Cars may also provide a good example of the principal-agent barrier. The first owner of a car may be more concerned with its status value and other aspects, and less concerned with cost minimization than subsequent owners. Secondhand owners’ preferences for cost minimization do appear to be reflected in the secondhand car market, where more fuel efficient cars tend to be more expensive (Daly and Mayer, 1983; Kahn, 1986), reflecting perhaps half to three quarters of the value of fuel savings they will offer (Michaelis, 1996a). The lack of control of vehicle users over technology is exacerbated by the concentration of the global car industry in Annex I countries, and in a small number of transnational companies (IPCC, 2000b).

While information on the fuel efficiency of vehicles is widely available, it may not be easy to find or assimilate for the average purchaser. Labelling laws and information programmes have been introduced in many countries to overcome this information gap (ECMT, 1997). Nevertheless, the fuel economy information on labels is usually obtained in standard test cycles, the information from which may be inaccurate, underestimating consumption in real driving conditions by 10%-20% (IPCC, 1996).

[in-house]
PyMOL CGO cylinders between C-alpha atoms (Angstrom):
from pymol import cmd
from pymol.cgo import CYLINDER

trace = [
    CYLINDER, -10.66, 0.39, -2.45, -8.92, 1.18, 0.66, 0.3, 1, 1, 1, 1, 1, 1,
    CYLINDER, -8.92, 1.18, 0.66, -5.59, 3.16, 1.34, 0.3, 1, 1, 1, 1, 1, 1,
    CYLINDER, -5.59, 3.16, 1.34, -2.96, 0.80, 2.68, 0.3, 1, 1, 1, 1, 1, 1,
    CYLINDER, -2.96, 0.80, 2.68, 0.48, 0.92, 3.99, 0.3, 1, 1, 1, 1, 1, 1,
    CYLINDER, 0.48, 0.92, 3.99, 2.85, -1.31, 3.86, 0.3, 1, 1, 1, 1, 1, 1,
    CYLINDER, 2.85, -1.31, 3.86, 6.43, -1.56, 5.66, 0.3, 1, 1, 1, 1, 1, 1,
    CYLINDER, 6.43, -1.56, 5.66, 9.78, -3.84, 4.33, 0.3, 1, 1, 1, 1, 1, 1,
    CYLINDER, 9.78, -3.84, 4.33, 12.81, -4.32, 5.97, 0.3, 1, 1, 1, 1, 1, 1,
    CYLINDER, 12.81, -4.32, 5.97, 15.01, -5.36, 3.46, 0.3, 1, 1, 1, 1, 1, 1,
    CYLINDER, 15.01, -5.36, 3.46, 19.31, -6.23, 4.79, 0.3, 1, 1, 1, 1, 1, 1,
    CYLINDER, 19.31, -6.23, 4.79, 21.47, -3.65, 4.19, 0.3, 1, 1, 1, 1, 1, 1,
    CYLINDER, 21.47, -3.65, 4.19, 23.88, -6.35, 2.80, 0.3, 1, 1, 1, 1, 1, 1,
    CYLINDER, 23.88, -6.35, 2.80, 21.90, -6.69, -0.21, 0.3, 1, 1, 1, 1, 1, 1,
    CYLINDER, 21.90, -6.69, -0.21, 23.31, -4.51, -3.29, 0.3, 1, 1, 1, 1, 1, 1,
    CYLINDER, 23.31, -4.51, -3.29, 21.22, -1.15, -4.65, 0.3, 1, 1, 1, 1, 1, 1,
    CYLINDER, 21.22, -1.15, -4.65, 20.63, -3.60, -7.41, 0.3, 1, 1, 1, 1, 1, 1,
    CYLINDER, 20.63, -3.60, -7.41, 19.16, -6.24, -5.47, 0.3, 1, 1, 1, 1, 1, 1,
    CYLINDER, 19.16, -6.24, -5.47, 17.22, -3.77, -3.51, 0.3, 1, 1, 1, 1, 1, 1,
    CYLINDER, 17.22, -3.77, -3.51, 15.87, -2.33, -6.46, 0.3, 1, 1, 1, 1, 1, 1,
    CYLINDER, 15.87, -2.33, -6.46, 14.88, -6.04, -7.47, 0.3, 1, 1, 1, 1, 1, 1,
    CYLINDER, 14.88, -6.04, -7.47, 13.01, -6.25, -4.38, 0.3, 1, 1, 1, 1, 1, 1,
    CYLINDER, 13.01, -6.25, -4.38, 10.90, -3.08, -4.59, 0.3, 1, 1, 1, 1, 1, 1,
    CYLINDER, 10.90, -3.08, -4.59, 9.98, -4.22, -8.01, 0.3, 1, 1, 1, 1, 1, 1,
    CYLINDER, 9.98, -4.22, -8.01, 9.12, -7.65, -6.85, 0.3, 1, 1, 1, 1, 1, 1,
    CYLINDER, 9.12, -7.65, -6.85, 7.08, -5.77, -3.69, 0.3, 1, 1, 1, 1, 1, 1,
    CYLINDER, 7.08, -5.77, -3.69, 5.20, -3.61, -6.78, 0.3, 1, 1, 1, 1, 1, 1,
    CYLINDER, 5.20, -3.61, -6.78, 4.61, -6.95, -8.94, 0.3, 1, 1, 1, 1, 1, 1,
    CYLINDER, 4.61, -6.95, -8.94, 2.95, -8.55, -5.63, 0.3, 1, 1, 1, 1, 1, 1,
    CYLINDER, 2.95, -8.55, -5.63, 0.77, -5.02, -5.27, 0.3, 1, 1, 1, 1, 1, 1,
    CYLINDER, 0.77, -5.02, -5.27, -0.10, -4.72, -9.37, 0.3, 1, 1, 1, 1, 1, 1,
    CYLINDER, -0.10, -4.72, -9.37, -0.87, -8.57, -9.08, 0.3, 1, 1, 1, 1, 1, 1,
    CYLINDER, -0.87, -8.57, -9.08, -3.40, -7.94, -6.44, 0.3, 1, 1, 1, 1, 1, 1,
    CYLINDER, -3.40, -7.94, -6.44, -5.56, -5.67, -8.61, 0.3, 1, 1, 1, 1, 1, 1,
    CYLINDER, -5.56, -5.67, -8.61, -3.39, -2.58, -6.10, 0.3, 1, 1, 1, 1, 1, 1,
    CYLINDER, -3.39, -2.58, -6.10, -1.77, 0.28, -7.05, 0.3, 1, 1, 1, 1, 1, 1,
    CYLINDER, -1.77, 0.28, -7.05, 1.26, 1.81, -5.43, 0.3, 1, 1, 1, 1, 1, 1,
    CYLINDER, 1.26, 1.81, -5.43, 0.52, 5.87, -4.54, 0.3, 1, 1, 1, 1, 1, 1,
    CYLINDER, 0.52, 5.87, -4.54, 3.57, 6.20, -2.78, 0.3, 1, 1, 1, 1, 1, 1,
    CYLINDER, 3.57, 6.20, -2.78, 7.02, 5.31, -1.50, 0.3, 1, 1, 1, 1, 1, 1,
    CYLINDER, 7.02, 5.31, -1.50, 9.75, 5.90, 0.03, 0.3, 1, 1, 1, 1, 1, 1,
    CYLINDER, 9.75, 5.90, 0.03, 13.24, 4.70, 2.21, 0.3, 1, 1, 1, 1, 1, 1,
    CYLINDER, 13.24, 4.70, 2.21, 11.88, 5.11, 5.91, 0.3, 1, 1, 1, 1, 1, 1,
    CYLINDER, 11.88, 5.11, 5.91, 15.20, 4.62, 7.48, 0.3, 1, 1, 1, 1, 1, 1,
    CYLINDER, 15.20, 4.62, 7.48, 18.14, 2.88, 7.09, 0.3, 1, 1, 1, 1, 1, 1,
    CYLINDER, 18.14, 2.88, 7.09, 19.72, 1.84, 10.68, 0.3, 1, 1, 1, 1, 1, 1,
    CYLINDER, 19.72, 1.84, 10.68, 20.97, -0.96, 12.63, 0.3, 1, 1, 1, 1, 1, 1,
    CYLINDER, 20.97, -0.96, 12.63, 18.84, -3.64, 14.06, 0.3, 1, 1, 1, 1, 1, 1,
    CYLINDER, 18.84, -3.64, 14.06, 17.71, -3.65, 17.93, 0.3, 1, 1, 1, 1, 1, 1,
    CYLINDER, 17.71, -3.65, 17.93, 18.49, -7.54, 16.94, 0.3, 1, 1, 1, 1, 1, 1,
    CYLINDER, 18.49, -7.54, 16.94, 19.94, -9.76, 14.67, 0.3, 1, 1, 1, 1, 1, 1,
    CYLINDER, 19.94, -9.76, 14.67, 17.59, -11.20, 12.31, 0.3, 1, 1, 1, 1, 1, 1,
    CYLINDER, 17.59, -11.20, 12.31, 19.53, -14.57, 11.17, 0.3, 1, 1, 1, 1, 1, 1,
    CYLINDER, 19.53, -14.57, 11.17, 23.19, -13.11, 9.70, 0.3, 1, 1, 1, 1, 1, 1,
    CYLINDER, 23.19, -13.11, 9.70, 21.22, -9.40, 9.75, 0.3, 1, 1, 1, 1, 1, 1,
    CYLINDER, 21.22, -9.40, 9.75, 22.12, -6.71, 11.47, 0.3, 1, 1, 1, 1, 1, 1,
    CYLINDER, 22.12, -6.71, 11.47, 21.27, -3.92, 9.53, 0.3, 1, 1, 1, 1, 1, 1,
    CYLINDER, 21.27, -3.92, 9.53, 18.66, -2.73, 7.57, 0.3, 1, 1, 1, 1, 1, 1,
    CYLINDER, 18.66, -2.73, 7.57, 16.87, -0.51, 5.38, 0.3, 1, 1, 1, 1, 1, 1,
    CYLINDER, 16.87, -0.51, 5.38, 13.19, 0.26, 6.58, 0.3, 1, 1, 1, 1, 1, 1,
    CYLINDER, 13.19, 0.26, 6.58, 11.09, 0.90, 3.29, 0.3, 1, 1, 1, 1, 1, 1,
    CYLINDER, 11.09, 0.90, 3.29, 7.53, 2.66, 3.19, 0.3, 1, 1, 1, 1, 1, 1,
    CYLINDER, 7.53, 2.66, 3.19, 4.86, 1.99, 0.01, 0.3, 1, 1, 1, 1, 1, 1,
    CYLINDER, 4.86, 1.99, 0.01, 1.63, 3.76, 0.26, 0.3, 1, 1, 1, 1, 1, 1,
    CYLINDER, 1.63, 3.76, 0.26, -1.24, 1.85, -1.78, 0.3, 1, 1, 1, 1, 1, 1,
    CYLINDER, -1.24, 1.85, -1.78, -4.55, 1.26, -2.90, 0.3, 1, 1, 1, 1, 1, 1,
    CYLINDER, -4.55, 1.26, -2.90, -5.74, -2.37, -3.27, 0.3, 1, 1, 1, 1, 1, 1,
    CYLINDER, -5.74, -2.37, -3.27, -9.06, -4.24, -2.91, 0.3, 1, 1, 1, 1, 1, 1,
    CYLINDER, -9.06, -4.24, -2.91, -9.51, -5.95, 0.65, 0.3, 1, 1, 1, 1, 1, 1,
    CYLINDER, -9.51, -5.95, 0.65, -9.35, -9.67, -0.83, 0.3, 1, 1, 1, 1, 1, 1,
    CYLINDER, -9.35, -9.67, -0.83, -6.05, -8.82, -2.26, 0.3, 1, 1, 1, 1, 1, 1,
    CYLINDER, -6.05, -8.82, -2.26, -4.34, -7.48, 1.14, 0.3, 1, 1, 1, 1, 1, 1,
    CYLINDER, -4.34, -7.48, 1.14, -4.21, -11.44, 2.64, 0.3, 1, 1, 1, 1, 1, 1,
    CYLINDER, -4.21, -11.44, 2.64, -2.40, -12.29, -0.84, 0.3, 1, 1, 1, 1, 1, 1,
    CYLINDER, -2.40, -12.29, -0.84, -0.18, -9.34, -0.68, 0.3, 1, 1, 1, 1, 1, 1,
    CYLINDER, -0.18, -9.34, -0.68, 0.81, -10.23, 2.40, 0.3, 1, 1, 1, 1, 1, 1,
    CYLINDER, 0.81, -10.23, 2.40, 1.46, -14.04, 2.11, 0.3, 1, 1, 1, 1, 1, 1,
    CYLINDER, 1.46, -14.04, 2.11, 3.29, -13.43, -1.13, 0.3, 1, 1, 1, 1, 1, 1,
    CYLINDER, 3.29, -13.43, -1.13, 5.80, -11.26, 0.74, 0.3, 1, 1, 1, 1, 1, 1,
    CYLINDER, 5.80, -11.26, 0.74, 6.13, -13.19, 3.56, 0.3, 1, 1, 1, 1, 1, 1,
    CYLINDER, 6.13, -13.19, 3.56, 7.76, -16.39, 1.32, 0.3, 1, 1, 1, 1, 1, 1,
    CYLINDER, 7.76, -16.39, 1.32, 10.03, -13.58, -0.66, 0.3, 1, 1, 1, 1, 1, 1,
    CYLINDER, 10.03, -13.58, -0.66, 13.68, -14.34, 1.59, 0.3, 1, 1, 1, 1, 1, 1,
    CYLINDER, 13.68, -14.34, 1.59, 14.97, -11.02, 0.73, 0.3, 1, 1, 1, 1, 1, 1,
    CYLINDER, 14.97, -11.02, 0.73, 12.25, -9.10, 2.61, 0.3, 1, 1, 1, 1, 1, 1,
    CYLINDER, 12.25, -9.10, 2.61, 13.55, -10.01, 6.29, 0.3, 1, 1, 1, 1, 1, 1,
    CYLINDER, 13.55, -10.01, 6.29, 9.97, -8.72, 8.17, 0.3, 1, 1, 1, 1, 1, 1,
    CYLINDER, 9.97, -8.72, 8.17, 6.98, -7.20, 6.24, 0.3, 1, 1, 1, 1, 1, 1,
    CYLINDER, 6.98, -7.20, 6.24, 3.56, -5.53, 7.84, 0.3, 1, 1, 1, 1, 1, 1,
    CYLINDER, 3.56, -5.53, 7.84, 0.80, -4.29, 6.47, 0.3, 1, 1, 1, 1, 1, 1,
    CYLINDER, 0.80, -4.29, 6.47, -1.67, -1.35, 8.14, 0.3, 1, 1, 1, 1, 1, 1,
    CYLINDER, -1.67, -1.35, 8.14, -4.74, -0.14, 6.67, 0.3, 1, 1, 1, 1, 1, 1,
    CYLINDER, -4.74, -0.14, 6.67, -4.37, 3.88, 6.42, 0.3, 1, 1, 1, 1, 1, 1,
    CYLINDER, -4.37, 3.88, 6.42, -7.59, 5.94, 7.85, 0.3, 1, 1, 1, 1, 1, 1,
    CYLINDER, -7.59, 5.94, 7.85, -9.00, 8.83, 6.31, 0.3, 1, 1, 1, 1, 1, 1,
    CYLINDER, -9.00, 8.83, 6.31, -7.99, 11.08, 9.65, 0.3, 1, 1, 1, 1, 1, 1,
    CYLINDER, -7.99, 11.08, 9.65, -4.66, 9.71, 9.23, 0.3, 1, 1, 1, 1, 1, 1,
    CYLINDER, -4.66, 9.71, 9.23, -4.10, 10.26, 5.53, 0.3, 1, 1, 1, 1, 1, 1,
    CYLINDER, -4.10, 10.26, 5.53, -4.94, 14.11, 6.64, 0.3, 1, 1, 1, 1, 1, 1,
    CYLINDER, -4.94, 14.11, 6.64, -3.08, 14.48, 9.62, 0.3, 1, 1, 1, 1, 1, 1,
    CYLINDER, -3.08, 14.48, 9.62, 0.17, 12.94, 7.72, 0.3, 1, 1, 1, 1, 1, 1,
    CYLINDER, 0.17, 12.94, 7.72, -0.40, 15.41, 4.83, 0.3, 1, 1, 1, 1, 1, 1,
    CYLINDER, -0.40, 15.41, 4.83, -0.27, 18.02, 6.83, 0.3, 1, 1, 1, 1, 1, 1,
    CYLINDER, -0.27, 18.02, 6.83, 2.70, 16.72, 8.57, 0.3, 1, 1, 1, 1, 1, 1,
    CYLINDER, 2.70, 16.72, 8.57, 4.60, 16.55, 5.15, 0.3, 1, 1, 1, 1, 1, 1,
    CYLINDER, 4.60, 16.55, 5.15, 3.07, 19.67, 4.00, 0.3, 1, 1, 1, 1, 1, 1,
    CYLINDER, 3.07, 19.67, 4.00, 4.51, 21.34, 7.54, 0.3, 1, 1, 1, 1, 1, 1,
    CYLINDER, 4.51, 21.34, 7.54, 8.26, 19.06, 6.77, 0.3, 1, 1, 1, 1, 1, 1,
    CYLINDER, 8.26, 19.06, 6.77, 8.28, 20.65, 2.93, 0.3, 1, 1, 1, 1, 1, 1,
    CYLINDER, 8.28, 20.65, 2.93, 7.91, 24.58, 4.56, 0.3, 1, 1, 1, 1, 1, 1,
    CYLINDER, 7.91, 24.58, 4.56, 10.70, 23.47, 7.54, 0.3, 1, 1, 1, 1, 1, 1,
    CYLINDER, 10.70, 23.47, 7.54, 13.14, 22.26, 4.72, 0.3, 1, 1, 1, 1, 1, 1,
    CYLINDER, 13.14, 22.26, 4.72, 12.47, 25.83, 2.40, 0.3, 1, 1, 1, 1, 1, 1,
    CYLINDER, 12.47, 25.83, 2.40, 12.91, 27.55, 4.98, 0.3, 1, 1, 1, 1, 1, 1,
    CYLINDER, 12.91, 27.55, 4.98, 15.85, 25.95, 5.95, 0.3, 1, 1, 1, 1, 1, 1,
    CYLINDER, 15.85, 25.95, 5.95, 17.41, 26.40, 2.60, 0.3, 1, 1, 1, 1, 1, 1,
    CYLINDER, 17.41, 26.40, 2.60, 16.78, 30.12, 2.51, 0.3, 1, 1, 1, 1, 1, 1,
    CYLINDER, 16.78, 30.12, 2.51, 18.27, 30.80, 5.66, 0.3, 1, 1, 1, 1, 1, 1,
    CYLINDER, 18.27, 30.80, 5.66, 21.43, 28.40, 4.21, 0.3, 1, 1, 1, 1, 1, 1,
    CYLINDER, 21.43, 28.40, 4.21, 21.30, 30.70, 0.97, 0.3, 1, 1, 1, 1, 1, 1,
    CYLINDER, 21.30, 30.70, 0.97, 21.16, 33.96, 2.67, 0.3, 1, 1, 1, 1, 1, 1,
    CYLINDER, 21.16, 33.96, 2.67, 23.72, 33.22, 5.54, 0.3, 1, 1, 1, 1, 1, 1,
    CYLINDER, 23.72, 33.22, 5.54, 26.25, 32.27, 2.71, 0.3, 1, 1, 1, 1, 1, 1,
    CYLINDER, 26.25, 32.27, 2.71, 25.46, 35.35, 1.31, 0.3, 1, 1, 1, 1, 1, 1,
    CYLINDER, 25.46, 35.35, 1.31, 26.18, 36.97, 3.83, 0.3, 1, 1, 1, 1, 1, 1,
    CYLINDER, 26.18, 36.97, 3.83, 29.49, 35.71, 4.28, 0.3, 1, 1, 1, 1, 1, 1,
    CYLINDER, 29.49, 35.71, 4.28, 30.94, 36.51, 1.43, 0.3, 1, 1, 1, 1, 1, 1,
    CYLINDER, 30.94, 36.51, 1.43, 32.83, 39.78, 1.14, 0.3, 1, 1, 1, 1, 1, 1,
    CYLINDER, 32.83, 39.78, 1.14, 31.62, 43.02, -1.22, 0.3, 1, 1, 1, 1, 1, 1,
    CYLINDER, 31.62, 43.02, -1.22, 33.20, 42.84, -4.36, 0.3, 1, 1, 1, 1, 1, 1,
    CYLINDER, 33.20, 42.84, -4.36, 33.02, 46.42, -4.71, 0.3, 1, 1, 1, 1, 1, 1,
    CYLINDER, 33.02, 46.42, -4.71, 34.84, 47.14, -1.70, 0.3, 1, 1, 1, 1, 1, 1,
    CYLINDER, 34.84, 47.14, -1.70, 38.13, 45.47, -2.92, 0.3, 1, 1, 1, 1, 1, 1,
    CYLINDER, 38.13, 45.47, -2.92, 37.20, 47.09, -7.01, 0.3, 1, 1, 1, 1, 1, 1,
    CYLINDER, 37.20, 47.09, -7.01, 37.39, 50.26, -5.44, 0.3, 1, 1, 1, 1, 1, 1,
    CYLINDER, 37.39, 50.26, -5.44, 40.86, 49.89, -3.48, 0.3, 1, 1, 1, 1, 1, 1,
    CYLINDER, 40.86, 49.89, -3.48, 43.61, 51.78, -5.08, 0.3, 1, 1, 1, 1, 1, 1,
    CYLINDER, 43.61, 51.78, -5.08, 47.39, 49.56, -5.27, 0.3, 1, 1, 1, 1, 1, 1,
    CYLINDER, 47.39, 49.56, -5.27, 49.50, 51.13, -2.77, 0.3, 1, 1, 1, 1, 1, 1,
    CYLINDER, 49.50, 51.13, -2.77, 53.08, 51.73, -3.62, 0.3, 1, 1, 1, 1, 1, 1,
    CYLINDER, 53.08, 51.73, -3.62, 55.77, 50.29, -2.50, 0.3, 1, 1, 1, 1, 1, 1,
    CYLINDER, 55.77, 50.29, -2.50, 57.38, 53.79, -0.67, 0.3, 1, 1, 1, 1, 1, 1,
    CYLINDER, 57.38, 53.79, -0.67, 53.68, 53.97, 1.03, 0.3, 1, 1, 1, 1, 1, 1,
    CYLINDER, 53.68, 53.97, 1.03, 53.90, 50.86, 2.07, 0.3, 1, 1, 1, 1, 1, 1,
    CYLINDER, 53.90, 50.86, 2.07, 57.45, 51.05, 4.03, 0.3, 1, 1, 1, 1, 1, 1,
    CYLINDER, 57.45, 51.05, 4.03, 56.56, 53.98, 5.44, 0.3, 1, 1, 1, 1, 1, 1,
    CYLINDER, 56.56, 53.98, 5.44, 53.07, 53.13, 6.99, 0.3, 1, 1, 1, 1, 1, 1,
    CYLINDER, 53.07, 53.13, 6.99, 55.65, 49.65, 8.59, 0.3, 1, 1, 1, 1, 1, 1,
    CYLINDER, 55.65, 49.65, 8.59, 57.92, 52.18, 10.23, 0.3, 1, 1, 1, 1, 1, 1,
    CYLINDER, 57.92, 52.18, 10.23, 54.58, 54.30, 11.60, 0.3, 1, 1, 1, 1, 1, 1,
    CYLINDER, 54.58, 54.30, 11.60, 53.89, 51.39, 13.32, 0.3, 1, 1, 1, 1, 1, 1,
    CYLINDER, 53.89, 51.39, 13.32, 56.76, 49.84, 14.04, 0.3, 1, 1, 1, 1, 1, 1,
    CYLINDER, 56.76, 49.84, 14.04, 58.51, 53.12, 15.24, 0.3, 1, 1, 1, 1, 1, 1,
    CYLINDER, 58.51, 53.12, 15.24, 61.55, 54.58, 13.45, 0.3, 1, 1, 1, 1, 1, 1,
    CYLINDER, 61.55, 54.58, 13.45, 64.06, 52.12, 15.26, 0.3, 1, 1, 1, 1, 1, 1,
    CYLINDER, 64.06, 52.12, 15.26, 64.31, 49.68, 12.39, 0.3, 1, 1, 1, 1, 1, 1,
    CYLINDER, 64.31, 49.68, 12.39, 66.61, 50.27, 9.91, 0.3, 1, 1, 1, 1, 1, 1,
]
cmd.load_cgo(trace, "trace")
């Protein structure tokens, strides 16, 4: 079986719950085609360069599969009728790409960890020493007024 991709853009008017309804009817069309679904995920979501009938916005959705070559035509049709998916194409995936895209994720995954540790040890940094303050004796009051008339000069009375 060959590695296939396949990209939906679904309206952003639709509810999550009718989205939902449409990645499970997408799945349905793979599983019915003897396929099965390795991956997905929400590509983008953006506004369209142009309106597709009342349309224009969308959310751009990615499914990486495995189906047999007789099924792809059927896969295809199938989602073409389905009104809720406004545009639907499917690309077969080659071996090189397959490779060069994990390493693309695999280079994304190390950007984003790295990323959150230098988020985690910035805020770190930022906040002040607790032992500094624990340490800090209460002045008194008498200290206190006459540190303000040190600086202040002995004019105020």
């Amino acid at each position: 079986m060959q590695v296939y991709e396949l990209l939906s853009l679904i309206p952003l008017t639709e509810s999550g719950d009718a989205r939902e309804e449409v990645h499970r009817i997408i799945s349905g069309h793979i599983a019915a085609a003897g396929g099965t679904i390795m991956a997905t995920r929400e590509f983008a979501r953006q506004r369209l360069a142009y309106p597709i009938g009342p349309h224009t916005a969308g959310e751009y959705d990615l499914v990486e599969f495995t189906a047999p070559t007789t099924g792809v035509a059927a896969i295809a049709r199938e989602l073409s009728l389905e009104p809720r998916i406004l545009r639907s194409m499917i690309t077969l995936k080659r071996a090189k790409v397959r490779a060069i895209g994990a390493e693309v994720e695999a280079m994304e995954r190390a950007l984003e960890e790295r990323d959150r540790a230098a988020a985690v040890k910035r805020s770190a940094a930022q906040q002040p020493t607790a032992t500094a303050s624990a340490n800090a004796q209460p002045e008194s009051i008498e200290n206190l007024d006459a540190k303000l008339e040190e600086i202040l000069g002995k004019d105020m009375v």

Car technology is also a good example of “lock-in”. A century of development has put the gasoline engine, and the infrastructure to maintain it and supply its fuel, in a virtually unassailable position. Technologies based on alternative fuels, batteries, or fuel cells will have to compete with gasoline engine performance and cost levels that continue to improve.